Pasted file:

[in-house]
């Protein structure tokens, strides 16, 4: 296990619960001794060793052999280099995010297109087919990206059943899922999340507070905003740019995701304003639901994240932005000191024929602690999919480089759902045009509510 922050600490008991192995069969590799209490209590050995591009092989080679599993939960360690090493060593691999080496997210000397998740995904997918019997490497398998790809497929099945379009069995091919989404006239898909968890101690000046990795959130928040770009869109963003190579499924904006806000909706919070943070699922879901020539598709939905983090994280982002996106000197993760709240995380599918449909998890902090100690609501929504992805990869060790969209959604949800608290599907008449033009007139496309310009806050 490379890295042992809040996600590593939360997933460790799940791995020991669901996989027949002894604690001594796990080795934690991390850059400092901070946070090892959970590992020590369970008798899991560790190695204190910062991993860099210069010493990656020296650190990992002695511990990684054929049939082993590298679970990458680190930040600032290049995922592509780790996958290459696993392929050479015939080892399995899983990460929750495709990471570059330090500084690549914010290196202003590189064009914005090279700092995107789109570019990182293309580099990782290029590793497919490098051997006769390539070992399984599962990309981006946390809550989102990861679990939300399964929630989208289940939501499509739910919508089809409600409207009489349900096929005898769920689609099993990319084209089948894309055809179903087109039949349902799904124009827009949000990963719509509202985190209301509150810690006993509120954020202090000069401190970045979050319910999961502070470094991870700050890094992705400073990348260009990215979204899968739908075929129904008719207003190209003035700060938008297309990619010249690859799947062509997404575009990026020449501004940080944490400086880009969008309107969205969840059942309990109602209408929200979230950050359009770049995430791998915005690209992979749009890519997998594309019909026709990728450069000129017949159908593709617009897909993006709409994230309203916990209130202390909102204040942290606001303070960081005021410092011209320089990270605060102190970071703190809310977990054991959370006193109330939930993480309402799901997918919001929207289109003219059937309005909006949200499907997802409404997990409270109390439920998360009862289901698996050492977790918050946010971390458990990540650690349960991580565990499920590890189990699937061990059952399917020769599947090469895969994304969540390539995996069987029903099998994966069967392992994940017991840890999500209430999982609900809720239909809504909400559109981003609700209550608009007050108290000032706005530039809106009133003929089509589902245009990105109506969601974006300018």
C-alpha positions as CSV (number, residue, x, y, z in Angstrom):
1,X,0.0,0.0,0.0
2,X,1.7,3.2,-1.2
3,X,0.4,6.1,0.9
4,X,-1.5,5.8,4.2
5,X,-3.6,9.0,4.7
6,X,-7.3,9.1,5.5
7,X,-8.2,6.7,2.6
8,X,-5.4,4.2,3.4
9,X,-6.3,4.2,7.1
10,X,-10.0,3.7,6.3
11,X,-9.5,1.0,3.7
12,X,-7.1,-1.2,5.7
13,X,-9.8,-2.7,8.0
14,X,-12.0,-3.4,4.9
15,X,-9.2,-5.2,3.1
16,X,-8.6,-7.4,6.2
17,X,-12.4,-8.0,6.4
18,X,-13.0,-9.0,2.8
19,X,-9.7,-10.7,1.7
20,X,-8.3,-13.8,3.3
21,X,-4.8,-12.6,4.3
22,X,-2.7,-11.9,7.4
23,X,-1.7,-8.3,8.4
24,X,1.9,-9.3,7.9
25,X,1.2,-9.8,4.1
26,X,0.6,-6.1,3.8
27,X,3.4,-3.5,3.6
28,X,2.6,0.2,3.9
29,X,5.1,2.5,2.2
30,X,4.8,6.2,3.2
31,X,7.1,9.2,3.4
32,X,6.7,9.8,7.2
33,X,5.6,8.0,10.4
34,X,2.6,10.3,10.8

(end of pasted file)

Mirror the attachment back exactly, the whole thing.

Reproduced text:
[in-house]
């Protein structure tokens, strides 16, 4: 296990619960001794060793052999280099995010297109087919990206059943899922999340507070905003740019995701304003639901994240932005000191024929602690999919480089759902045009509510 922050600490008991192995069969590799209490209590050995591009092989080679599993939960360690090493060593691999080496997210000397998740995904997918019997490497398998790809497929099945379009069995091919989404006239898909968890101690000046990795959130928040770009869109963003190579499924904006806000909706919070943070699922879901020539598709939905983090994280982002996106000197993760709240995380599918449909998890902090100690609501929504992805990869060790969209959604949800608290599907008449033009007139496309310009806050 490379890295042992809040996600590593939360997933460790799940791995020991669901996989027949002894604690001594796990080795934690991390850059400092901070946070090892959970590992020590369970008798899991560790190695204190910062991993860099210069010493990656020296650190990992002695511990990684054929049939082993590298679970990458680190930040600032290049995922592509780790996958290459696993392929050479015939080892399995899983990460929750495709990471570059330090500084690549914010290196202003590189064009914005090279700092995107789109570019990182293309580099990782290029590793497919490098051997006769390539070992399984599962990309981006946390809550989102990861679990939300399964929630989208289940939501499509739910919508089809409600409207009489349900096929005898769920689609099993990319084209089948894309055809179903087109039949349902799904124009827009949000990963719509509202985190209301509150810690006993509120954020202090000069401190970045979050319910999961502070470094991870700050890094992705400073990348260009990215979204899968739908075929129904008719207003190209003035700060938008297309990619010249690859799947062509997404575009990026020449501004940080944490400086880009969008309107969205969840059942309990109602209408929200979230950050359009770049995430791998915005690209992979749009890519997998594309019909026709990728450069000129017949159908593709617009897909993006709409994230309203916990209130202390909102204040942290606001303070960081005021410092011209320089990270605060102190970071703190809310977990054991959370006193109330939930993480309402799901997918919001929207289109003219059937309005909006949200499907997802409404997990409270109390439920998360009862289901698996050492977790918050946010971390458990990540650690349960991580565990499920590890189990699937061990059952399917020769599947090469895969994304969540390539995996069987029903099998994966069967392992994940017991840890999500209430999982609900809720239909809504909400559109981003609700209550608009007050108290000032706005530039809106009133003929089509589902245009990105109506969601974006300018």
C-alpha positions as CSV (number, residue, x, y, z in Angstrom):
1,X,0.0,0.0,0.0
2,X,1.7,3.2,-1.2
3,X,0.4,6.1,0.9
4,X,-1.5,5.8,4.2
5,X,-3.6,9.0,4.7
6,X,-7.3,9.1,5.5
7,X,-8.2,6.7,2.6
8,X,-5.4,4.2,3.4
9,X,-6.3,4.2,7.1
10,X,-10.0,3.7,6.3
11,X,-9.5,1.0,3.7
12,X,-7.1,-1.2,5.7
13,X,-9.8,-2.7,8.0
14,X,-12.0,-3.4,4.9
15,X,-9.2,-5.2,3.1
16,X,-8.6,-7.4,6.2
17,X,-12.4,-8.0,6.4
18,X,-13.0,-9.0,2.8
19,X,-9.7,-10.7,1.7
20,X,-8.3,-13.8,3.3
21,X,-4.8,-12.6,4.3
22,X,-2.7,-11.9,7.4
23,X,-1.7,-8.3,8.4
24,X,1.9,-9.3,7.9
25,X,1.2,-9.8,4.1
26,X,0.6,-6.1,3.8
27,X,3.4,-3.5,3.6
28,X,2.6,0.2,3.9
29,X,5.1,2.5,2.2
30,X,4.8,6.2,3.2
31,X,7.1,9.2,3.4
32,X,6.7,9.8,7.2
33,X,5.6,8.0,10.4
34,X,2.6,10.3,10.8